OU plans to construct a new study lounge for LGBTQ students in the Union to help build community as its movement for campus-wide inclusivity continues.
A group of students called Queer Inclusion on Campus came together in late February to discuss the issues that the LGBTQ community faces at OU. Women and gender studies and English senior Alexander Ruggiers, who is a member of the group, said it is a group of students who came together to try to understand the needs of the LGBTQ community. The members wrote a 20-page report which included the many things that LBGTQ students wanted to see changed at OU, he said.
“Queer Inclusion on Campus is an initiative of several students representing the issues that are important to the LGBTQ community," Ruggiers said. "We produced a document that we delivered to a lot of high level administrators about things that we wanted to see changed."
One of the things the members wanted was an LGBTQ resource center. However, after talking to OU President David Boren and other university officials, they agreed to start with a study lounge, Ruggiers said.
“Through a meeting with President Boren and other high level administrators we reached a happy medium which was a new LGBTQ study area," Ruggiers said.
Kasey Catlett, the assistant director of LGBTQ and health programs at the Women's Outreach Center, said that the study room will help build community and allow students to come together to meet people in a safe space. He also said it will allow students to hang out and be themselves. Catlett said that details like its appearance and its opening date have not been determined yet.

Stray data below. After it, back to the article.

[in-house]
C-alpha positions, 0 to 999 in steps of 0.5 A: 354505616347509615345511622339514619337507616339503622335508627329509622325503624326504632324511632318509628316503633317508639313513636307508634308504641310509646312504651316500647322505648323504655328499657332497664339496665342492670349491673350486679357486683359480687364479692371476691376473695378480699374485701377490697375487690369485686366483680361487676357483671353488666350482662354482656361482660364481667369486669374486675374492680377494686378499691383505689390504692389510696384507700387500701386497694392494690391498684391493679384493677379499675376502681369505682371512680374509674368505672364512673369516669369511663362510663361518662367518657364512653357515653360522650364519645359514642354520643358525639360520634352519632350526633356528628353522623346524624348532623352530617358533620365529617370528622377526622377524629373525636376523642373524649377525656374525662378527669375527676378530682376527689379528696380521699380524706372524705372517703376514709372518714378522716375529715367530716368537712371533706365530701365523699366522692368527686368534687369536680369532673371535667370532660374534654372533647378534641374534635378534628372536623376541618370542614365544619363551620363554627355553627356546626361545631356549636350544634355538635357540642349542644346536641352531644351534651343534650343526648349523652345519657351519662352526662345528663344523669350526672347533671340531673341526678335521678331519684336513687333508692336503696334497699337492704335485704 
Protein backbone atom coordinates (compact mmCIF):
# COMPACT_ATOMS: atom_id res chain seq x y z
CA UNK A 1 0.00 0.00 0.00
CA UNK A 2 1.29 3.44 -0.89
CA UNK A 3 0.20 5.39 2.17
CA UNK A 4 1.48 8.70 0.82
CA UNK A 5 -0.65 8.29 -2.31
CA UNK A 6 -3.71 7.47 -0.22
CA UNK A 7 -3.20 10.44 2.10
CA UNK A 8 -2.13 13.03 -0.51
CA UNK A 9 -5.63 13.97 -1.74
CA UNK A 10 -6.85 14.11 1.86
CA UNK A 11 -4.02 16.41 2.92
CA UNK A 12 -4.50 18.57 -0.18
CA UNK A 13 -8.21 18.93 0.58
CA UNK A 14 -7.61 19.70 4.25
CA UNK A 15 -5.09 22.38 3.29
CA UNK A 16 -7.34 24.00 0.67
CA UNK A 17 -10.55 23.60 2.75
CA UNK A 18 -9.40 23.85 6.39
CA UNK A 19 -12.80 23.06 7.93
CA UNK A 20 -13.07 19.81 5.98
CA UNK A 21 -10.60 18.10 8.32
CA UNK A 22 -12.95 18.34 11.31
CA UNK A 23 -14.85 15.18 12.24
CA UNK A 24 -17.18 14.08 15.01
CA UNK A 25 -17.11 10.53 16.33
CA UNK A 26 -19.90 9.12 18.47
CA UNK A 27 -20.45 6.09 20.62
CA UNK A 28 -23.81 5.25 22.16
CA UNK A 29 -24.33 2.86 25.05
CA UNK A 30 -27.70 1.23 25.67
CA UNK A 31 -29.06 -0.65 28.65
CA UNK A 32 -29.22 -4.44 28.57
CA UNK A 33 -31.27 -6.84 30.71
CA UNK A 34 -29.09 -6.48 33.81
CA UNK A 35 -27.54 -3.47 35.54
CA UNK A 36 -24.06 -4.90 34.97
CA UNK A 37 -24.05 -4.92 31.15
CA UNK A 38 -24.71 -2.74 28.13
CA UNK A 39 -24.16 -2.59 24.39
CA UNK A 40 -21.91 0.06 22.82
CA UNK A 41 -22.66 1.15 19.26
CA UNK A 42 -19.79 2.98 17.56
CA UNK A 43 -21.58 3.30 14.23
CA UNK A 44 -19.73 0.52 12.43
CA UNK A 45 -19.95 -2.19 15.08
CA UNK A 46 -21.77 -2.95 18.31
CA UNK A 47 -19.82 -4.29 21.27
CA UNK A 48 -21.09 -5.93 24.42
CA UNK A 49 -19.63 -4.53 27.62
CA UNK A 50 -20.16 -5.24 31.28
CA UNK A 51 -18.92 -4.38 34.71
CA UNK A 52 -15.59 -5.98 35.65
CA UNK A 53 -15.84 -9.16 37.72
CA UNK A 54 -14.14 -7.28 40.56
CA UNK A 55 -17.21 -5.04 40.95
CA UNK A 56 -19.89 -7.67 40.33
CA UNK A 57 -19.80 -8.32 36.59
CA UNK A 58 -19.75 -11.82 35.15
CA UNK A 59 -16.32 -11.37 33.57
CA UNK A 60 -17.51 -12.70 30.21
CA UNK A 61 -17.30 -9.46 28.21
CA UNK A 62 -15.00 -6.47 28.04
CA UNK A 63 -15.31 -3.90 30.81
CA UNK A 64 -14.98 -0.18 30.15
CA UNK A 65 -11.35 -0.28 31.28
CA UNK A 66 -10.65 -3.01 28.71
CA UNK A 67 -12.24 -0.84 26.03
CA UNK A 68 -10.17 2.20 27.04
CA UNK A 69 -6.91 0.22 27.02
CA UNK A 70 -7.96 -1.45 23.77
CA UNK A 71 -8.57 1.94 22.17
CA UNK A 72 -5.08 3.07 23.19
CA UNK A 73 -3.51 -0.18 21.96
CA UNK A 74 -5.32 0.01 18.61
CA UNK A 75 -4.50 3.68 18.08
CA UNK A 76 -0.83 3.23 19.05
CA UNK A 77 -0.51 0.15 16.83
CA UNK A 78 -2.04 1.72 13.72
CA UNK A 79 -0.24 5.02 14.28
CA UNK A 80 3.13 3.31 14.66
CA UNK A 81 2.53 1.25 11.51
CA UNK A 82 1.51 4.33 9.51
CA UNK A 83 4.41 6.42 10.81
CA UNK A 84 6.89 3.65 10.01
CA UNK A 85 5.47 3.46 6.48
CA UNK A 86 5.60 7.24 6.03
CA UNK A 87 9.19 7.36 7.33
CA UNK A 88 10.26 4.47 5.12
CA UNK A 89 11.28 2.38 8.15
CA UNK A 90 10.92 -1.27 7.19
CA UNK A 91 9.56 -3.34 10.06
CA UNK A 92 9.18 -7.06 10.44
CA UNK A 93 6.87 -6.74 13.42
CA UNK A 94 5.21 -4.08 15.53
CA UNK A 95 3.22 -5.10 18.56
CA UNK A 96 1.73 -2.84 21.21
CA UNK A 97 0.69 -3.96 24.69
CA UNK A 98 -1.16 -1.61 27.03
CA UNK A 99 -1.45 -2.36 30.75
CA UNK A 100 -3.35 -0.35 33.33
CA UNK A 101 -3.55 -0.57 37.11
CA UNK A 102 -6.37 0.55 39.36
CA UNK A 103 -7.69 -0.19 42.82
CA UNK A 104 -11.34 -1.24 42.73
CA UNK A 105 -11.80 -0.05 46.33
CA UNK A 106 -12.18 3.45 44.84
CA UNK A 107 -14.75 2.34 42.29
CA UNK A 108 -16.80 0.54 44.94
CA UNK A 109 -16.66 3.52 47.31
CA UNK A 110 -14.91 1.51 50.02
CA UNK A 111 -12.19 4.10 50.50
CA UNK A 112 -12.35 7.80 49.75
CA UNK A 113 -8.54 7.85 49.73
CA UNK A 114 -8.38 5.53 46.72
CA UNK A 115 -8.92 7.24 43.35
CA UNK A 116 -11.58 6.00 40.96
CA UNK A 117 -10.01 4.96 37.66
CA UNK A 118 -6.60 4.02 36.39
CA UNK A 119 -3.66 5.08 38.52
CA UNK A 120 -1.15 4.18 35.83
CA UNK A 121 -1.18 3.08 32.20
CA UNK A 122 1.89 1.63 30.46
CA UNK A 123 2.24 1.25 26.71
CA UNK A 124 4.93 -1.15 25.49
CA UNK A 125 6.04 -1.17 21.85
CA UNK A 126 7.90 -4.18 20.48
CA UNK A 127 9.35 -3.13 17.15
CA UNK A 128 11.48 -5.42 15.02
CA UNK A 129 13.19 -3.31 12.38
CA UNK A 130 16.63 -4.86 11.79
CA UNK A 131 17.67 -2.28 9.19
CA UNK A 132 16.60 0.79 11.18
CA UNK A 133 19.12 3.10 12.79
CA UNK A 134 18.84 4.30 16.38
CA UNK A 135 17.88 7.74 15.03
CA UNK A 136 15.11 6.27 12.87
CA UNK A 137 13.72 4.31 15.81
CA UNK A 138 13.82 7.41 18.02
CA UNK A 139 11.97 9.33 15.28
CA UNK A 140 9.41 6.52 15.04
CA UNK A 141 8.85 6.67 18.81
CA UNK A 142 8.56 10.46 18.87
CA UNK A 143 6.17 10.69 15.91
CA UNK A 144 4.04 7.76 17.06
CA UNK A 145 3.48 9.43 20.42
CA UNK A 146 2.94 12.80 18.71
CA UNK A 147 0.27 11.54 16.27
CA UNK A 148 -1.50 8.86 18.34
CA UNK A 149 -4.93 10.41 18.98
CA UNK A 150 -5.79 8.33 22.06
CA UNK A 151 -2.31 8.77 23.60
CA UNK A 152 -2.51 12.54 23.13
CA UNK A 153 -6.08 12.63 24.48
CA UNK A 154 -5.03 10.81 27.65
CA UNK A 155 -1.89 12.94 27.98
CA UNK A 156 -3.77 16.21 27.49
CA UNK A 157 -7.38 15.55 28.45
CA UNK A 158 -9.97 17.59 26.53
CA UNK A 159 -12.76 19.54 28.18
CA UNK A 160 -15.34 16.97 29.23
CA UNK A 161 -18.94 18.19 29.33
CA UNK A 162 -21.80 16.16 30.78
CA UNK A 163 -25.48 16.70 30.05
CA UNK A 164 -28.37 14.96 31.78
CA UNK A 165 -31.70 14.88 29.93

“It’s going to be huge ... I think it’s going to be used for a number of things, one, to have a sense of community, something that LGBTQ students have never had before," Ruggiers said. "I am looking forward to seeing what it will look like and walking by seeing students utilizing it.”
Human relations sophomore David Martin is excited about the study room because it will allow students to hang out in a comfortable place without judgement or bullying. LGBTQ students will be able to comfortably socialize and be with their significant other without fear, he said.
“It goes back to having a safe haven … having a safe place will help students be themselves, and provide the opportunity to reduce harassment," Martin said.
Ruggiers said that even though the LBGTQ lounge represents a big step towards social change, members of Queer Inclusion on Campus will keep fighting to reach other goals like safe and inclusive housing, diversity training for faculty and staff and a resource center.
“There is still a lot of work to do," Ruggiers said. "We definitely do not want this to be seen as our one victory and that we need to be happy with what we have now and forget all of the needs that are not being met on this campus.”